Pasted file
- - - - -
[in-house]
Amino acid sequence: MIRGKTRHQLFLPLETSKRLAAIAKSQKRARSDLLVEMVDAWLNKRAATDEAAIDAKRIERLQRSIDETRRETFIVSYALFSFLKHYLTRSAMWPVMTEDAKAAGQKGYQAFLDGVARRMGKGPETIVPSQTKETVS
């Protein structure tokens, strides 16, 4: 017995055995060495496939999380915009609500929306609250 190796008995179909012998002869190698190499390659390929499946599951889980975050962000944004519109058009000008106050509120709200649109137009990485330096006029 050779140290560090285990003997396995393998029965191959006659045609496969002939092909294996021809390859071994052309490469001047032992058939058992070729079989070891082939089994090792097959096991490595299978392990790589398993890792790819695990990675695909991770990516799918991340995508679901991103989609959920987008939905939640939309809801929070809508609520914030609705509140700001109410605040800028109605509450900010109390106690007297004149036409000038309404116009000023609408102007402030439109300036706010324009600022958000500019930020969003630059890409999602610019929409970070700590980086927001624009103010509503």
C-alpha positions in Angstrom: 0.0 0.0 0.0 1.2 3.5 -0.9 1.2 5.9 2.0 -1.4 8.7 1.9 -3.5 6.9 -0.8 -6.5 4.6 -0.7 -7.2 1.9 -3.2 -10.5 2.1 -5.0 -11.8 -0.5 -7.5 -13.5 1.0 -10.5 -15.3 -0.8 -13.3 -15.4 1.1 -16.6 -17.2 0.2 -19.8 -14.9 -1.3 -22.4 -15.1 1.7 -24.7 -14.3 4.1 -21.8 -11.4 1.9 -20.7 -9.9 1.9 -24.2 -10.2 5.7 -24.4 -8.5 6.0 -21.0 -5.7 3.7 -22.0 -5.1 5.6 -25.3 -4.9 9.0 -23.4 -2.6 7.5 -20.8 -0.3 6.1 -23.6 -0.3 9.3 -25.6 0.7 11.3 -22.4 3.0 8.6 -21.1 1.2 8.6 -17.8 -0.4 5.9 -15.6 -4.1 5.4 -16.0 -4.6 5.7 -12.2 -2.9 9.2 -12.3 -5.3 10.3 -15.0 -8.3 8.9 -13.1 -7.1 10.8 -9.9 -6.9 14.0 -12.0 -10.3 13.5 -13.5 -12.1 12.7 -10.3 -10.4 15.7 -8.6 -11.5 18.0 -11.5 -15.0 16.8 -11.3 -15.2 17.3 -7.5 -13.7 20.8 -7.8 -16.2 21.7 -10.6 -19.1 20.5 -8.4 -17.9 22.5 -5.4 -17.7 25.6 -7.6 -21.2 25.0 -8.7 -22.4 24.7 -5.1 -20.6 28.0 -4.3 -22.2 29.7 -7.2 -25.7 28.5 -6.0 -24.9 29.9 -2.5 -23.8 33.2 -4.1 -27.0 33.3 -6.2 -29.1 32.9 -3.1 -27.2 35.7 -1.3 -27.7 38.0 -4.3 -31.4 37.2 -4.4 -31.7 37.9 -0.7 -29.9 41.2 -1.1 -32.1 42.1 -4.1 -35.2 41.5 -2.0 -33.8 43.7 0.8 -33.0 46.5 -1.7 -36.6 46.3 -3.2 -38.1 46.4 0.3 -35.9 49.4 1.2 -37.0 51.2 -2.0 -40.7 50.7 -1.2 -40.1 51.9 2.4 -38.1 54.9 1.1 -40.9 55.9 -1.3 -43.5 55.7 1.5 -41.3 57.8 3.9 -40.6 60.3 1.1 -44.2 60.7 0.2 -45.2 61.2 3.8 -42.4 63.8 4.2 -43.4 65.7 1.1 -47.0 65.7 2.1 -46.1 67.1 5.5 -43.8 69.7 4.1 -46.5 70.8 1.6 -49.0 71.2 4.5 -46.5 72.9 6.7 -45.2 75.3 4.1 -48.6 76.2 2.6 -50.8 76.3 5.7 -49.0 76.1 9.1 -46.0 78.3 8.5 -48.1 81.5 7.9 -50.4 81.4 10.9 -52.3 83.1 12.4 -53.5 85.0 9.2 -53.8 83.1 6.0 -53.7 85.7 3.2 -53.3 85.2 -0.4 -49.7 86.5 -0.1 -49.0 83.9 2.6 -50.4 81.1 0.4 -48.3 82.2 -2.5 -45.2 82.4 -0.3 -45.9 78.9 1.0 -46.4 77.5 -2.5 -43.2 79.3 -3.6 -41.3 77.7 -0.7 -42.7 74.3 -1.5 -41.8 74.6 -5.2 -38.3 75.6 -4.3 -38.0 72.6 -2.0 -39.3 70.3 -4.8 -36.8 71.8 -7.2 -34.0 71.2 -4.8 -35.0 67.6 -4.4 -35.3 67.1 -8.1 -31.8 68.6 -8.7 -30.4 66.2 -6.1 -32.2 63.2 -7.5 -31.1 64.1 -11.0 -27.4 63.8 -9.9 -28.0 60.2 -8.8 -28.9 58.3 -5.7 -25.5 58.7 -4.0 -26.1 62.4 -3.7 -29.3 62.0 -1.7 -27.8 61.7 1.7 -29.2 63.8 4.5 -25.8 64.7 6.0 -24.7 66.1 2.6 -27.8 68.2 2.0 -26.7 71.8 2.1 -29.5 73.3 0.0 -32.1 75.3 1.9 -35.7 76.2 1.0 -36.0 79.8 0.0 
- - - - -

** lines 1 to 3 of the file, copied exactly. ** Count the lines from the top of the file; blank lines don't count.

[in-house]
Amino acid sequence: MIRGKTRHQLFLPLETSKRLAAIAKSQKRARSDLLVEMVDAWLNKRAATDEAAIDAKRIERLQRSIDETRRETFIVSYALFSFLKHYLTRSAMWPVMTEDAKAAGQKGYQAFLDGVARRMGKGPETIVPSQTKETVS
């Protein structure tokens, strides 16, 4: 017995055995060495496939999380915009609500929306609250 190796008995179909012998002869190698190499390659390929499946599951889980975050962000944004519109058009000008106050509120709200649109137009990485330096006029 050779140290560090285990003997396995393998029965191959006659045609496969002939092909294996021809390859071994052309490469001047032992058939058992070729079989070891082939089994090792097959096991490595299978392990790589398993890792790819695990990675695909991770990516799918991340995508679901991103989609959920987008939905939640939309809801929070809508609520914030609705509140700001109410605040800028109605509450900010109390106690007297004149036409000038309404116009000023609408102007402030439109300036706010324009600022958000500019930020969003630059890409999602610019929409970070700590980086927001624009103010509503």